The Telegraph (Link) - Barney Henderson (August 31, 2011)
Syria’s attorney-general has resigned after witnessing a mass execution of 72 prisoners in one day and over four hundred bodies being buried in public parks, according to a video statement posted online on Wednesday night.
In the video, the man, thought to be Adnan Bakkour, the country’s leading legal official, said he was resigning because of the “al-Assad regime and his gangs.”
The state news agency reported on Monday that Mr Bakkour had been kidnapped by rebel gunmen in the village of Karnaz on his way to work in the central city of Hama.
Mr Bakkour says in the video that he saw the killing of 72 prisoners at Hama’s central prison on July 31, including peaceful protesters.
He says 420 bodies were buried in mass graves in public parks, that 10,000 peaceful protesters are being held in prisons and that 320 prisoners died after being tortured.
He claims that troops loyal to President Bashar al-Assad buried people alive by demolishing homes in Hama with people inside. He then named “criminals” who had assassinated unarmed protesters.
The Syrian Observatory for Human Rights on Wednesday claimed that 473 Syrians have been killed during protests against the Assad regime during the Muslim holy month of Ramadan.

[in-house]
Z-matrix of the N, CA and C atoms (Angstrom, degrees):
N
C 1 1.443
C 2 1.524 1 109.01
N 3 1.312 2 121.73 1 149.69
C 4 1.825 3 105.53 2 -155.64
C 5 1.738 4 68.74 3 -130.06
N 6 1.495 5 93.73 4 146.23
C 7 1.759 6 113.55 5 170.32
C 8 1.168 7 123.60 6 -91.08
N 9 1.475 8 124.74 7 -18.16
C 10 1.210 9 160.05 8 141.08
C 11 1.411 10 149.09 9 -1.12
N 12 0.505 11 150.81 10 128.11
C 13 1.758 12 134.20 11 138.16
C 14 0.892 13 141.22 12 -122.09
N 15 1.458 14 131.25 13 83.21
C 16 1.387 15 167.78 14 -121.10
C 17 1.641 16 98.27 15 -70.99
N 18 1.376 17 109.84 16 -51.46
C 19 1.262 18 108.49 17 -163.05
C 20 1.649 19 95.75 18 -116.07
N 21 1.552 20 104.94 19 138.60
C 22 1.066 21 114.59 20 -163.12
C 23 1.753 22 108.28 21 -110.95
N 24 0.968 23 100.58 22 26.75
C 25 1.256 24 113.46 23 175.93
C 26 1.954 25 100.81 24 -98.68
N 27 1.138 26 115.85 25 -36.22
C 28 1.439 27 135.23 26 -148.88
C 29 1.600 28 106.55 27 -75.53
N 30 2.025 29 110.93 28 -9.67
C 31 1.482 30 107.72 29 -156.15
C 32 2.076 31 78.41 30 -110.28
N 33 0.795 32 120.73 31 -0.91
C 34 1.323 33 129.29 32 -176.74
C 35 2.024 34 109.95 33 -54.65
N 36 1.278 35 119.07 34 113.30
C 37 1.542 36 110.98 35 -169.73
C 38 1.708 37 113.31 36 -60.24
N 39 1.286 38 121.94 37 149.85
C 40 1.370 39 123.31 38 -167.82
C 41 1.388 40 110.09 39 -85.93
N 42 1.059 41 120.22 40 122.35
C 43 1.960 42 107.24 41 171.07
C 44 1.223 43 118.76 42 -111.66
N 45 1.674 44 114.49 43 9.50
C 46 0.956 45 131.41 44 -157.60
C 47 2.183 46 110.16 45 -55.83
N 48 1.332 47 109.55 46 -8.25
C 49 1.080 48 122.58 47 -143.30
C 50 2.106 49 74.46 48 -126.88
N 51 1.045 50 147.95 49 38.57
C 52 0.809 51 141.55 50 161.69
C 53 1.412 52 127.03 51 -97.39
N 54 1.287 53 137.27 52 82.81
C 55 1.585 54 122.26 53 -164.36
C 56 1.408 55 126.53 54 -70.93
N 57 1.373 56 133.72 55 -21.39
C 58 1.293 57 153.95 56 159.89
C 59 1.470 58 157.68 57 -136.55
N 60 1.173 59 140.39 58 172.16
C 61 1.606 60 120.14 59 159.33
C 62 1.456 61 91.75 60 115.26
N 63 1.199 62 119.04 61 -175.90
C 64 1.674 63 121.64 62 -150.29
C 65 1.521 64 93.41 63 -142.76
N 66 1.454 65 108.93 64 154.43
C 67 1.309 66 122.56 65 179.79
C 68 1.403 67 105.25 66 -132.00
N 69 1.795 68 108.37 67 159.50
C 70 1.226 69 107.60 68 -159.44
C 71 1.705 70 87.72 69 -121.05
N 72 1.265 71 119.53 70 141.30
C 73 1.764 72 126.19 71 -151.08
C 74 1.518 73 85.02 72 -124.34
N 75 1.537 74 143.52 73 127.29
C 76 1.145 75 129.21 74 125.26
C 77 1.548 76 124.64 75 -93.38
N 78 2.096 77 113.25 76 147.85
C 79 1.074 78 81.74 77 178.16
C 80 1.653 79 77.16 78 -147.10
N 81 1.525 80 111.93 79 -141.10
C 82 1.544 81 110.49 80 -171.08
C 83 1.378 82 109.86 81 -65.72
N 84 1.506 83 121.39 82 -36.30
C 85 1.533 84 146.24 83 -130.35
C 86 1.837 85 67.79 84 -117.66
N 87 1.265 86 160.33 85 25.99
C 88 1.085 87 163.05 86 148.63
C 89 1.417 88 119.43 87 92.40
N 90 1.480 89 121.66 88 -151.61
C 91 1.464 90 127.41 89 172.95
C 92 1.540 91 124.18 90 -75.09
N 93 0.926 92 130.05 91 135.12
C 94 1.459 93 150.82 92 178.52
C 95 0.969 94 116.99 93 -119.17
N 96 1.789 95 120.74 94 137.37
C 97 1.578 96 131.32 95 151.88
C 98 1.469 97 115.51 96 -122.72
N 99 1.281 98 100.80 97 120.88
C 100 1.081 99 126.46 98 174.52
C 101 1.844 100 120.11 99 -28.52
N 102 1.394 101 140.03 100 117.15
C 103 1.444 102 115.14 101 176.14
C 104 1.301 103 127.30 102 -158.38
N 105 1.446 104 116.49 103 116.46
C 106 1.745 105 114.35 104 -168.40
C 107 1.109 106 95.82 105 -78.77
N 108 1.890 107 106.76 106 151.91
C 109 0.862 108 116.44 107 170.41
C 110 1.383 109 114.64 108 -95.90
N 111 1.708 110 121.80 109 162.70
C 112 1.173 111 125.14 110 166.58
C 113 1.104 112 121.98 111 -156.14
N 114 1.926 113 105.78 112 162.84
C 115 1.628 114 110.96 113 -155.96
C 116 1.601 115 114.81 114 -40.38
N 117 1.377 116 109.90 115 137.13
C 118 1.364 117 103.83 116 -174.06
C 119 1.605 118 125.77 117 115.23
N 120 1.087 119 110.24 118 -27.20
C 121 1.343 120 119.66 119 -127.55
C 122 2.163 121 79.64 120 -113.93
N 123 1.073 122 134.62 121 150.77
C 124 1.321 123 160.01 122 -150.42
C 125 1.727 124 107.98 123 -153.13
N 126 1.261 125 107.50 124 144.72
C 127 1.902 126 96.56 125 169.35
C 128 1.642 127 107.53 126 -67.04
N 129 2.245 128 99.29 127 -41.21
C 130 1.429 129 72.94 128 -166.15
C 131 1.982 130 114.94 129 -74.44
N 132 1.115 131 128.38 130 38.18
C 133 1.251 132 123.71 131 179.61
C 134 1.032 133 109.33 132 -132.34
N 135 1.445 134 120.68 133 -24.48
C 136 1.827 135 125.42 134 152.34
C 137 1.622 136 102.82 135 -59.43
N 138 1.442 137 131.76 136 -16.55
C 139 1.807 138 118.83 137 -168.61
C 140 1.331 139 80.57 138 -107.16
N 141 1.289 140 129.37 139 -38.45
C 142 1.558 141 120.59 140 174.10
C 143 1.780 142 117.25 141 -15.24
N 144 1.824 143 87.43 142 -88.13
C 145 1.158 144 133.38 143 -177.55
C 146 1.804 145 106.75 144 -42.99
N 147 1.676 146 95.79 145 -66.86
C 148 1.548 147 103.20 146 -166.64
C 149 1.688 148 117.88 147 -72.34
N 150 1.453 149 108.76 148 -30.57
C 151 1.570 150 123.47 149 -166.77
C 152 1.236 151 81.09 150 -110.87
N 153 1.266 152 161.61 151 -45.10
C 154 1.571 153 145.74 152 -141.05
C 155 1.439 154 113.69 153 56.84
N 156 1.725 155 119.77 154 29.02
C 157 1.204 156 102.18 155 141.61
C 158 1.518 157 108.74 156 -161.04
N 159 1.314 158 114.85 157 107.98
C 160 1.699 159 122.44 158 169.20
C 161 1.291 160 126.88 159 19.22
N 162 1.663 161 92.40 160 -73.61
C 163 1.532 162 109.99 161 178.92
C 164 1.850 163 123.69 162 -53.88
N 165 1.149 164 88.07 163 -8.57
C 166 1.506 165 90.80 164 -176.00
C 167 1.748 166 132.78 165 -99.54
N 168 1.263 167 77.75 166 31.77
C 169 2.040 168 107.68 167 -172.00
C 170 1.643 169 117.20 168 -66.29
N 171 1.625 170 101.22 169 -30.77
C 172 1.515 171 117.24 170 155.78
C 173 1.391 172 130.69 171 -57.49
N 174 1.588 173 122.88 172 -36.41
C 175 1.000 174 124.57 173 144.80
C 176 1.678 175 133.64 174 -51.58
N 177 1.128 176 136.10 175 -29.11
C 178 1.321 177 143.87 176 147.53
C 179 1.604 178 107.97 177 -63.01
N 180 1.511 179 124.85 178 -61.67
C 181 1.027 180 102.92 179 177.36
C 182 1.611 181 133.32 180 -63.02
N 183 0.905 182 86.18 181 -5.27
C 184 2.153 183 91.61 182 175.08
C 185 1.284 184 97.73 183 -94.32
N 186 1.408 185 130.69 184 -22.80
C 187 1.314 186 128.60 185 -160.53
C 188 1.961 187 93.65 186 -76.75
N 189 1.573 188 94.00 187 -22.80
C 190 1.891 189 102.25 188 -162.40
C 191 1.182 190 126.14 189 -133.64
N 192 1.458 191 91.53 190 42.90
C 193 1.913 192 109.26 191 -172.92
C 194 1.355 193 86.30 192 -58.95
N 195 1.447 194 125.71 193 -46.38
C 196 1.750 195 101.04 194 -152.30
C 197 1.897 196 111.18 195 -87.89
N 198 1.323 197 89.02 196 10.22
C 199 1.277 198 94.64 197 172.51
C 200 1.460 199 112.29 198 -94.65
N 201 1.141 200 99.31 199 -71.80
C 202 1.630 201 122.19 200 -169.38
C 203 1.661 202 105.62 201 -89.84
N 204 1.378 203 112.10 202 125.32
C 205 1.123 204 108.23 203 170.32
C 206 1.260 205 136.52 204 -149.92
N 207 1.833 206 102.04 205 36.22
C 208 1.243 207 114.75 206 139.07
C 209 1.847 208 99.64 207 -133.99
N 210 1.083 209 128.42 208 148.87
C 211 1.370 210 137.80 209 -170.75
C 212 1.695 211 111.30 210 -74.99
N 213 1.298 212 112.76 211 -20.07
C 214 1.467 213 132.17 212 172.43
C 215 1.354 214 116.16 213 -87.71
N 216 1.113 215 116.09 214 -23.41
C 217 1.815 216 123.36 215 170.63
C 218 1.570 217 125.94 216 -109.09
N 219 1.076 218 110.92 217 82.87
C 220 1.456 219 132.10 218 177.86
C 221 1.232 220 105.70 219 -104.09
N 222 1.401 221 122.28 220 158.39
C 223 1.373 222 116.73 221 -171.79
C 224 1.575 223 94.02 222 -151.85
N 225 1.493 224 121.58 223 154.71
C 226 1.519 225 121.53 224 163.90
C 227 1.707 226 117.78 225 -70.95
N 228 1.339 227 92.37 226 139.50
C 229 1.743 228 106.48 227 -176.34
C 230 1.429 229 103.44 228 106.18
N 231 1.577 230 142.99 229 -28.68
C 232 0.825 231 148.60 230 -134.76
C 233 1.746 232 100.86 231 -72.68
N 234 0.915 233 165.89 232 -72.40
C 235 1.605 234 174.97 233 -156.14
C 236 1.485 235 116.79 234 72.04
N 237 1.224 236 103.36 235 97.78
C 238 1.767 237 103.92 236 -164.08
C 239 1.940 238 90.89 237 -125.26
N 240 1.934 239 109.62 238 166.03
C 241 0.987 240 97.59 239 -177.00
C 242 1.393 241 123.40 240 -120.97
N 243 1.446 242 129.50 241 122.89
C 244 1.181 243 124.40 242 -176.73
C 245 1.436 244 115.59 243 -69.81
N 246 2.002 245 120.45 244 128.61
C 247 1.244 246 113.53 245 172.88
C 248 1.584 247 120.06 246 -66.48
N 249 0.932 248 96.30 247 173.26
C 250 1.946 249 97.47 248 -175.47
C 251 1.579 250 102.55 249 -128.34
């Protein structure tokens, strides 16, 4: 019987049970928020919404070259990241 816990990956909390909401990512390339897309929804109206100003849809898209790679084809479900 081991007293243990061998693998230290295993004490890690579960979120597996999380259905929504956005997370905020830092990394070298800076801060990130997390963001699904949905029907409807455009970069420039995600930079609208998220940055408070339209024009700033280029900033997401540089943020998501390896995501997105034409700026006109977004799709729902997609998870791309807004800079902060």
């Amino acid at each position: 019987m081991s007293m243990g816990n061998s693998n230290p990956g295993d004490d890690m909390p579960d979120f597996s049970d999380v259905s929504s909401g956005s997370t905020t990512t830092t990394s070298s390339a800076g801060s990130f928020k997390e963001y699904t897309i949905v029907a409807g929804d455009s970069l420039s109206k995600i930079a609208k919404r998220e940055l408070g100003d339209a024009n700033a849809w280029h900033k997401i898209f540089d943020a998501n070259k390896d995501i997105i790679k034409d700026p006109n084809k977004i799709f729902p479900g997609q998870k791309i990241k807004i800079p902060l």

The death toll of 360 civilians included 25 children and 14 women, said the Syrian Observatory for Human Rights. It said 113 members of government forces were also killed during the month, which has just ended.
In all, more than 2,200 Syrians have been killed since the start of a brutal crackdown on pro-democracy demonstrators in March by President Bashar al-Assad, whose family has ruled the country for 40 years.
The latest figures were disclosed as soldiers backed by tanks raided houses in Homs, Hama and Houla in central Syria, and made arrests while looking for anti-government protesters.
Regime forces also threatened the relations of activists with arrests unless they turned themselves in. Dozens of Syrians have died in custody since protests began.
Amnesty International has said that at least 10 children died recently in detention centres where inmates suffered beatings, burns, electric shocks and mutilation.
The victims, some as young as 13, were among 88 deaths in custody over the past three months, the group said. Neil Sammonds, its Syrian researcher, said it was evidence of a “brutal disdain for life.”
Nicolas Sarkozy, the French president, yesterday called President Assad’s actions “irreparable,” telling French diplomats that France would do whatever was “legally” within its power to ensure a victory for the pro-democracy movement. †